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Here’s the reason behind the current surge in union support.

More than 65,000 teachers in Québec may continue their strike until Christmas if a resolution is not reached, as indicated by their union on Sunday. This cautionary statement emerges amidst widespread labor unrest in the province, with nearly 570,000 workers simultaneously on strike last week.

These collective actions follow the recent “summer of strikes,” which witnessed various labor actions, including the Hollywood writers’ and actors’ strikes, the United Auto Workers’ strike, and several Starbucks strikes. In Canada, port workers in British Columbia, employees of Ontario’s public broadcaster, and city workers in Saint John also participated in strikes.

The surge in strikes appears to be linked to the record-high support for workers’ unions. According to a recent Gallup poll, 71% of Americans express support for labor unions — the highest rate since 1965. A recent Angus Reid survey reveals that three out of five Canadians believe unions have had a positive impact on workers.

The elevated support is attributed to worsening working conditions, wages falling behind inflation, and the growing use of artificial intelligence across various industries, according to some analyses.

Nonetheless, this is just a fraction of the overall scenario. What holds more significance than these conditions is how workers perceive them. The upsurge in union backing might be better elucidated by the broader trend of people acknowledging their own disadvantages and responding with negative emotions to these setbacks.

The role of perception Research underscores that recognizing one’s disadvantage, combined with an emotional reaction, typically anger, is a crucial determinant in participating in collective actions such as protests, strikes, or joining a union. This holds true even when considering objective indicators of disadvantage, such as social class, income, and education.

Regarding support for unions specifically, a 1991 study discovered that people’s sentiments regarding their perceived social status held more sway in predicting union support than their actual social standing, determined by factors like income, education, and class. In essence, people’s perceptions played a decisive role in shaping union support.

This viewpoint also clarifies why support for unions hasn’t increased during periods of deteriorating working conditions. In the years following the 2008 recession, numerous labor challenges emerged, including widespread unemployment, decreasing household incomes, and a rise in temporary and precarious employment.

Despite these challenges, union support among Americans reached a historical low during that period. While there are no specific statistics for the Canadian context, evidence suggests that unions were equally unpopular in Canada after the Great Recession.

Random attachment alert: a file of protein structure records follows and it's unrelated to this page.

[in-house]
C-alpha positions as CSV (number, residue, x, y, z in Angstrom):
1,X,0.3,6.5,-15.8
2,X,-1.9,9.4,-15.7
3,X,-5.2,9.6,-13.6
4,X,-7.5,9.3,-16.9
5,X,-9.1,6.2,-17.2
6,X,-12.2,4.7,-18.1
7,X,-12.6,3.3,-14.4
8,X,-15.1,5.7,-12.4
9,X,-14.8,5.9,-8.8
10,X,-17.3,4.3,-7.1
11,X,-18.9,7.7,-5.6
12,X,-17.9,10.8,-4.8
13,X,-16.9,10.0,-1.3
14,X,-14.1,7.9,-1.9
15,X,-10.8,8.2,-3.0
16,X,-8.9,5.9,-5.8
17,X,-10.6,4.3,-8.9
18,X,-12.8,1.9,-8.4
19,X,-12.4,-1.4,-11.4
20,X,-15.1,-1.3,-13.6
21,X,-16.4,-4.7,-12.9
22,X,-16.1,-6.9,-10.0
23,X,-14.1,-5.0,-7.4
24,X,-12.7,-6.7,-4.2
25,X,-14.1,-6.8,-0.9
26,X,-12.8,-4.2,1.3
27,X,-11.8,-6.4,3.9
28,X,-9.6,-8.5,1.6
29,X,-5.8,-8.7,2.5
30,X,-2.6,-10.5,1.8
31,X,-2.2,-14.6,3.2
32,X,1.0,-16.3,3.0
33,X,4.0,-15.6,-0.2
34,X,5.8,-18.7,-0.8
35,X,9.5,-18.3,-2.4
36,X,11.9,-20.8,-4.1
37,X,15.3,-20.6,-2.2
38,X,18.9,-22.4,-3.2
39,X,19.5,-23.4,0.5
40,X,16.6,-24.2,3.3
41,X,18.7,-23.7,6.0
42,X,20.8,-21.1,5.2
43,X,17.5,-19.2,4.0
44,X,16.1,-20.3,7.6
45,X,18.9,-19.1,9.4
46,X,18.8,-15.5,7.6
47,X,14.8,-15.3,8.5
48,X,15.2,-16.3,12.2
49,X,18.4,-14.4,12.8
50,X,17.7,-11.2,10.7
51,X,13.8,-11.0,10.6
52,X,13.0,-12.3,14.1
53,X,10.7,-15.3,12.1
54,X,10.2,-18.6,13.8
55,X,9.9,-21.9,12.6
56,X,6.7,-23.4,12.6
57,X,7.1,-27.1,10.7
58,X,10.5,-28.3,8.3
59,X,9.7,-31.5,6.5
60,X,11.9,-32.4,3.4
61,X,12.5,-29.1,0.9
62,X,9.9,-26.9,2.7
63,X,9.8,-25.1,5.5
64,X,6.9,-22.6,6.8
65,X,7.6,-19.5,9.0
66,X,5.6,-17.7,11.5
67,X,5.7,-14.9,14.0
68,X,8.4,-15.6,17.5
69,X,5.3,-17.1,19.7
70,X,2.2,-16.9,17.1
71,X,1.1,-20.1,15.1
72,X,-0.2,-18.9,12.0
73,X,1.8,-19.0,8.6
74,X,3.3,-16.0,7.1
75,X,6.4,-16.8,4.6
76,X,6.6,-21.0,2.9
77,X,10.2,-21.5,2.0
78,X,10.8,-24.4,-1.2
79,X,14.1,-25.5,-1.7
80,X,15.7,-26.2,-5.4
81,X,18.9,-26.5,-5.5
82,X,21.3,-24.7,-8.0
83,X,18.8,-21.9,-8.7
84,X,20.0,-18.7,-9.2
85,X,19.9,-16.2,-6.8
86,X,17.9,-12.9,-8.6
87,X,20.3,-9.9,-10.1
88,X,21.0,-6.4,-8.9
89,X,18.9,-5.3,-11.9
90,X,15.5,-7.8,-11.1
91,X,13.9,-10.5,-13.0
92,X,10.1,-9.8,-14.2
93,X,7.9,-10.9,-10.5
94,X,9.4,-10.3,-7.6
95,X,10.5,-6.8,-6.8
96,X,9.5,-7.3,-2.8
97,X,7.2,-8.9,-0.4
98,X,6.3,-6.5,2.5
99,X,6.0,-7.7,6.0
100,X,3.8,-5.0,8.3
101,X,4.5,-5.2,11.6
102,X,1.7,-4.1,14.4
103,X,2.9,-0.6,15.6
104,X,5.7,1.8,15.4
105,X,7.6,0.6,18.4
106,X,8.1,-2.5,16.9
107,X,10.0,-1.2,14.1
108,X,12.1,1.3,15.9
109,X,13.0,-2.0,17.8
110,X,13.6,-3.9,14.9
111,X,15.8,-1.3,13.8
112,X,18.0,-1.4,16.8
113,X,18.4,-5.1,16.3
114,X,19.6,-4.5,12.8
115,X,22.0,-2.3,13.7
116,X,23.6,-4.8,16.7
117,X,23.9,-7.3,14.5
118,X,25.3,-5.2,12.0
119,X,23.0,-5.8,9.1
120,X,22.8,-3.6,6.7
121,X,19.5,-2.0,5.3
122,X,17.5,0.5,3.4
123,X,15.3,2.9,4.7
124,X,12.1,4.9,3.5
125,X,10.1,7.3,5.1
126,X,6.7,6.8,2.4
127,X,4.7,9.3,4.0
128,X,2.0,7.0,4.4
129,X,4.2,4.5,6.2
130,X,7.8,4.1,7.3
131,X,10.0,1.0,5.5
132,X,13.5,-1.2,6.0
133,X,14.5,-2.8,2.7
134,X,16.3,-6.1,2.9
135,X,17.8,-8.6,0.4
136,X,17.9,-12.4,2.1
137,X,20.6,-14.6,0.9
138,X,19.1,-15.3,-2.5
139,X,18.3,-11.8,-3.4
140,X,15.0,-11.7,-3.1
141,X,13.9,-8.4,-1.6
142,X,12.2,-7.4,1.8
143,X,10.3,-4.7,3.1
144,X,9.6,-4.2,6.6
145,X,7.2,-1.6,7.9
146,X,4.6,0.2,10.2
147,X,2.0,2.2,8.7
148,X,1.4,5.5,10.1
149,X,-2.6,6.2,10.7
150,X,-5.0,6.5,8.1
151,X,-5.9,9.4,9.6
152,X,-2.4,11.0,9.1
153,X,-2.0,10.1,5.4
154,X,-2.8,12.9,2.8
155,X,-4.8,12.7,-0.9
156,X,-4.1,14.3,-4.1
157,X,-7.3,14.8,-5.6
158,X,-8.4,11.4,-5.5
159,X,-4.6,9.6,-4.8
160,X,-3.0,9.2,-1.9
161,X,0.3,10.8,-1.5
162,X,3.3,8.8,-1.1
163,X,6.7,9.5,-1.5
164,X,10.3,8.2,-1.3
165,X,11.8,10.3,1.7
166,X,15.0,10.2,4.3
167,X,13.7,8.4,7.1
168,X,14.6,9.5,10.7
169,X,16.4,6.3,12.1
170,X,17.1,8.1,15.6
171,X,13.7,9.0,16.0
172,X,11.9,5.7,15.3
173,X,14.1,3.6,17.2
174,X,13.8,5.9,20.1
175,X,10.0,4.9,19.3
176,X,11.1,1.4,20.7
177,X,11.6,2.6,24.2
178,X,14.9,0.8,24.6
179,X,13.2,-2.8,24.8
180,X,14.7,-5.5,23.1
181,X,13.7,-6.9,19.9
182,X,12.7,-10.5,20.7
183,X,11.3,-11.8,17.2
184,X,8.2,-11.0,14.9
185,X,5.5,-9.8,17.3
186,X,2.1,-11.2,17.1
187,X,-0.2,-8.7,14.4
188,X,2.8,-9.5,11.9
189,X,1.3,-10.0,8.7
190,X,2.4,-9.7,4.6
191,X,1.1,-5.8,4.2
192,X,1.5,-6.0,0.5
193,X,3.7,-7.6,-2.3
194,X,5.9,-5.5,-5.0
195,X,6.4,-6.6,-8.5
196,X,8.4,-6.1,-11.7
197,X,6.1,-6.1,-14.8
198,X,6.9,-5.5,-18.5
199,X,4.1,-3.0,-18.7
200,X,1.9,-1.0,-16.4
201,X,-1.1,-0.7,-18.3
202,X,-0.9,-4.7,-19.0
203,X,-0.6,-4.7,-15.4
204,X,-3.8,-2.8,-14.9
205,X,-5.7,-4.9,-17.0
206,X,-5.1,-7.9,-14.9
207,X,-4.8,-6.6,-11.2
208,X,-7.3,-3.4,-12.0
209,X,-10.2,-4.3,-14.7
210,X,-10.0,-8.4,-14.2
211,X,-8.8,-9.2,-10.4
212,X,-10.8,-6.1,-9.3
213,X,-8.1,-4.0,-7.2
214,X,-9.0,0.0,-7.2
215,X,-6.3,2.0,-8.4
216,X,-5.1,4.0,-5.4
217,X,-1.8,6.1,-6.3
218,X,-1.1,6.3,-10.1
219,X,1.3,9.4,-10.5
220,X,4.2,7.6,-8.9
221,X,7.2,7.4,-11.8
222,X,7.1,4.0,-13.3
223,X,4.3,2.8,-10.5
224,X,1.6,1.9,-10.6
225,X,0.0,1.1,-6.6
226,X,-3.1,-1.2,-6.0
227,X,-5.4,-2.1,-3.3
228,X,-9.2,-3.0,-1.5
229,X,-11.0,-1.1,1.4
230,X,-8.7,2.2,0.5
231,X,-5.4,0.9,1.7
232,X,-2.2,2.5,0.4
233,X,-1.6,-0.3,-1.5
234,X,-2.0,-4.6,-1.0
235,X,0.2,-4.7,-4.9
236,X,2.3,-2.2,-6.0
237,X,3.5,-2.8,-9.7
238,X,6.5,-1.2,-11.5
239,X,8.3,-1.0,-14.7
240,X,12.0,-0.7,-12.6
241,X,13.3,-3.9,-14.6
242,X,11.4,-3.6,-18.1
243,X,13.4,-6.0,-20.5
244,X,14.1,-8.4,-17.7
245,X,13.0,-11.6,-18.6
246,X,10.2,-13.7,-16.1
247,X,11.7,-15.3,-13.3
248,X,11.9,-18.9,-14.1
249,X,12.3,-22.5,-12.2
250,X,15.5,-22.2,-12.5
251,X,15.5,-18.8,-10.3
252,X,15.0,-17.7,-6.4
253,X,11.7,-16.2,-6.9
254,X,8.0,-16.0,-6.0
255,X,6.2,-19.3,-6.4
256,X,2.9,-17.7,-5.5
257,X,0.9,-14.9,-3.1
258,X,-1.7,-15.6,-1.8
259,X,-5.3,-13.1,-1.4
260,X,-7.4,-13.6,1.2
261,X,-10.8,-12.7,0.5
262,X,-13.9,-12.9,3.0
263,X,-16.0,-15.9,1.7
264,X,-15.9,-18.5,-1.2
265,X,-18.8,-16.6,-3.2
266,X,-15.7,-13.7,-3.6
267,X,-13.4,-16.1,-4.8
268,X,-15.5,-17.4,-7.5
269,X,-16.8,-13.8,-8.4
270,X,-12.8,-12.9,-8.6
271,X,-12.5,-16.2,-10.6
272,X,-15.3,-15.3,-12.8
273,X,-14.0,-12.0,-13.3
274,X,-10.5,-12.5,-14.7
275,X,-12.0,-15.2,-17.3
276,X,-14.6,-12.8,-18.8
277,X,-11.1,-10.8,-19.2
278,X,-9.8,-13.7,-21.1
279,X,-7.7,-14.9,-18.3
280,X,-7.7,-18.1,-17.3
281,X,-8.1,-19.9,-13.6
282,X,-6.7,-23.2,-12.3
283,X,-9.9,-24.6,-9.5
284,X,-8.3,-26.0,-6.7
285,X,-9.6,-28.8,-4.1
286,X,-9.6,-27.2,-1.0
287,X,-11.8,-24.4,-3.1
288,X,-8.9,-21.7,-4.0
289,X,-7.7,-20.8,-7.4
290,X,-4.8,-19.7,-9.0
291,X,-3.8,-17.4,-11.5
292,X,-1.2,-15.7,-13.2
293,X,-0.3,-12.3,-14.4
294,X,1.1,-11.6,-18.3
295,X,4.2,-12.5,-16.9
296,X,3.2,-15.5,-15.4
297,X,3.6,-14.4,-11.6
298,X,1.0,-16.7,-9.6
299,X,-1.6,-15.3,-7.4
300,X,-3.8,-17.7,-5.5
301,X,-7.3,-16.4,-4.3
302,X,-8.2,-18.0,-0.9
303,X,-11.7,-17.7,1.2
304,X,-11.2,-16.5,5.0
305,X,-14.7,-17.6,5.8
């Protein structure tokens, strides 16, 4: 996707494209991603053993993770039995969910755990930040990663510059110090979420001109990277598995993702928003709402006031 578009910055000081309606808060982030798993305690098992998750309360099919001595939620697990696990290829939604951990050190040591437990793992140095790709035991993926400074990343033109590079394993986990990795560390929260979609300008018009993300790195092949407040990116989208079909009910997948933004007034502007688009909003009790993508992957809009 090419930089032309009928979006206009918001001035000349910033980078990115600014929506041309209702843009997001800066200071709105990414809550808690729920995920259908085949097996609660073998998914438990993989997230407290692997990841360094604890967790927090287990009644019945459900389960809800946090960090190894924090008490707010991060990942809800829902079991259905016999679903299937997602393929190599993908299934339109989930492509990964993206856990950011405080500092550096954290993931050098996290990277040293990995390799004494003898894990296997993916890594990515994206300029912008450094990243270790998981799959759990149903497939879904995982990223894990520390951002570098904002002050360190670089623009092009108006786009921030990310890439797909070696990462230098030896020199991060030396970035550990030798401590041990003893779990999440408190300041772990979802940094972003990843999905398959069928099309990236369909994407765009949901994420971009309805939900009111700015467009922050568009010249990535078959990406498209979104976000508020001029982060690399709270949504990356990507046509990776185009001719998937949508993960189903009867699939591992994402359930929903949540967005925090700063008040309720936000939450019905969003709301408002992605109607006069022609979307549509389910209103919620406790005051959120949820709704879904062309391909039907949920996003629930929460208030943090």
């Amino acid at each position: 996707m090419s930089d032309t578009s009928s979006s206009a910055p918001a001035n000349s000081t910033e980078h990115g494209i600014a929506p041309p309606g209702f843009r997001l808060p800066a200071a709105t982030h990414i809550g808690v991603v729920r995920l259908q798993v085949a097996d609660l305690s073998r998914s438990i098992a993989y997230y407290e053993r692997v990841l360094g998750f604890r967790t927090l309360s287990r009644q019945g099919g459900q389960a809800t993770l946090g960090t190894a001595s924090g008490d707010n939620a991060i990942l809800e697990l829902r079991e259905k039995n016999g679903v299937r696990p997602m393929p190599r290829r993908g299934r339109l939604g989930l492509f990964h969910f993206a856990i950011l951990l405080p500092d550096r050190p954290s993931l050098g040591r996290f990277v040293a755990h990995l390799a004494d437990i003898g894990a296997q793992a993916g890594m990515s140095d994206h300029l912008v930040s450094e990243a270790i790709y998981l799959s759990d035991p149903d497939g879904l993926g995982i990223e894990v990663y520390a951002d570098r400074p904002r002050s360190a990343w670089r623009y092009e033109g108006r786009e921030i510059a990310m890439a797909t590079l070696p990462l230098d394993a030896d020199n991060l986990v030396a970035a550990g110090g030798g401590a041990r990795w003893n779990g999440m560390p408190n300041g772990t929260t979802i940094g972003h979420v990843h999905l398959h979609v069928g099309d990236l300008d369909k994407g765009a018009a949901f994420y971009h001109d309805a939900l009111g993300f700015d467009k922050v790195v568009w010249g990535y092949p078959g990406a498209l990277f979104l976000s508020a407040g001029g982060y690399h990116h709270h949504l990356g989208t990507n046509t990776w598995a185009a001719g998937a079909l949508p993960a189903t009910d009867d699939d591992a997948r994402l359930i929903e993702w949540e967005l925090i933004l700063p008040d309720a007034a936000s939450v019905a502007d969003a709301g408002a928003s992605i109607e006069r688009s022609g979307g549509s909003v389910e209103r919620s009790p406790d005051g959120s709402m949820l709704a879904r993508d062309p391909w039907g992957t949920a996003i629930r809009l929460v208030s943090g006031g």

Role of the COVID-19 Pandemic The COVID-19 pandemic significantly influenced how we perceive our lives. Recent studies indicate that people are now more cognizant of the inequalities present in our societies and are more inclined to take action compared to the pre-COVID era.

An awareness of the unjust systems influencing our behaviors has been identified as a prerequisite for the anger that fuels collective action. Essentially, the more we recognize injustice, the more likely we are to engage in collective action.

The peak of the COVID-19 pandemic coincided with several union strikes that underscore this pattern. For instance, the 2020 Dominion grocery store workers’ strikes in Newfoundland were propelled by a growing awareness of the disparities between top executives, who earned millions during the pandemic, and front-line workers who saw minimal to no wage increases.

Despite this divide widening over the years, the pandemic exacerbated it. Union statements during the strikes underscored that the challenges faced by workers were brought to light by the pandemic rather than being a direct result of it.

The pandemic has contributed to creating an environment where workers are more prone to feeling disadvantaged and angry. Until there is a shift in public perception and awareness of inequality, an increase in strikes and other forms of collective action is likely.

What Employers Should Do Employers play a pivotal role in this scenario. To prevent collective action by their workers, they should demonstrate support by addressing their needs. Concerns such as work-life balance, mental health support, and diversity and inclusion are paramount for employees.

When employees’ needs are addressed, they are less likely to perceive disadvantages in the workplace and harbor resentment. A recent study revealed that employees who believed they were fairly compensated for positive workplace behaviors, such as cooperating with others and coming in early, felt less resentment toward those they considered more advantaged.

Effective communication with workers, fostering participative leadership, and promoting cooperation among workers have also been proven to reduce feelings of anger arising from negative workplace comparisons.

These approaches are effective because they encourage constructive solutions to employee issues. Ultimately, the connection between people’s perceptions of their own lives and their support for unions underscores the importance of employers taking their employees’ needs into account.



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